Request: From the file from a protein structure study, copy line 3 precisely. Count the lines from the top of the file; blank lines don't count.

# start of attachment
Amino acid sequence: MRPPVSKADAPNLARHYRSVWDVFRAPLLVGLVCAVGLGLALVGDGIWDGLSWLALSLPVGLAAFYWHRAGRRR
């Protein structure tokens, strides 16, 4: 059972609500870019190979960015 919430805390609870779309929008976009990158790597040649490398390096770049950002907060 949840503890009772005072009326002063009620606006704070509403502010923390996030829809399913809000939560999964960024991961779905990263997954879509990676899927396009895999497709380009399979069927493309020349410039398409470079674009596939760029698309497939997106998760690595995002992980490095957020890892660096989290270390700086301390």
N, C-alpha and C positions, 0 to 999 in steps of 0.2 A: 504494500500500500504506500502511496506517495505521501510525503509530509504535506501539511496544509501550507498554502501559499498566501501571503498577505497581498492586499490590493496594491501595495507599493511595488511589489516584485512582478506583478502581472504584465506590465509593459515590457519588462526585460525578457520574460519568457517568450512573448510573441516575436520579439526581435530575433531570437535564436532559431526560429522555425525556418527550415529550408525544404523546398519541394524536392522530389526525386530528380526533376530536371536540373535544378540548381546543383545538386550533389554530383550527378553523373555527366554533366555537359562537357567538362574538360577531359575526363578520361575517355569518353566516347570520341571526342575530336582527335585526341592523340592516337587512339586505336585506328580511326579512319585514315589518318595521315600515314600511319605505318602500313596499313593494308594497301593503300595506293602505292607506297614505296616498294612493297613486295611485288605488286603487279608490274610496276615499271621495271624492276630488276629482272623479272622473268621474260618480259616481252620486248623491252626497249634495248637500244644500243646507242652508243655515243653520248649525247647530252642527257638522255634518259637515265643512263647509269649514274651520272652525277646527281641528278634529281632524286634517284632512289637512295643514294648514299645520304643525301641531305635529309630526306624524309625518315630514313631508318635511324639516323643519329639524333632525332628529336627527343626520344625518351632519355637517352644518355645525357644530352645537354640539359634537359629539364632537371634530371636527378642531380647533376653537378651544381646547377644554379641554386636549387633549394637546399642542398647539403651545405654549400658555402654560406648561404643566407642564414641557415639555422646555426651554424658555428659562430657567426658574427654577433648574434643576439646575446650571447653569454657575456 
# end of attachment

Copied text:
N, C-alpha and C positions, 0 to 999 in steps of 0.2 A: 504494500500500500504506500502511496506517495505521501510525503509530509504535506501539511496544509501550507498554502501559499498566501501571503498577505497581498492586499490590493496594491501595495507599493511595488511589489516584485512582478506583478502581472504584465506590465509593459515590457519588462526585460525578457520574460519568457517568450512573448510573441516575436520579439526581435530575433531570437535564436532559431526560429522555425525556418527550415529550408525544404523546398519541394524536392522530389526525386530528380526533376530536371536540373535544378540548381546543383545538386550533389554530383550527378553523373555527366554533366555537359562537357567538362574538360577531359575526363578520361575517355569518353566516347570520341571526342575530336582527335585526341592523340592516337587512339586505336585506328580511326579512319585514315589518318595521315600515314600511319605505318602500313596499313593494308594497301593503300595506293602505292607506297614505296616498294612493297613486295611485288605488286603487279608490274610496276615499271621495271624492276630488276629482272623479272622473268621474260618480259616481252620486248623491252626497249634495248637500244644500243646507242652508243655515243653520248649525247647530252642527257638522255634518259637515265643512263647509269649514274651520272652525277646527281641528278634529281632524286634517284632512289637512295643514294648514299645520304643525301641531305635529309630526306624524309625518315630514313631508318635511324639516323643519329639524333632525332628529336627527343626520344625518351632519355637517352644518355645525357644530352645537354640539359634537359629539364632537371634530371636527378642531380647533376653537378651544381646547377644554379641554386636549387633549394637546399642542398647539403651545405654549400658555402654560406648561404643566407642564414641557415639555422646555426651554424658555428659562430657567426658574427654577433648574434643576439646575446650571447653569454657575456 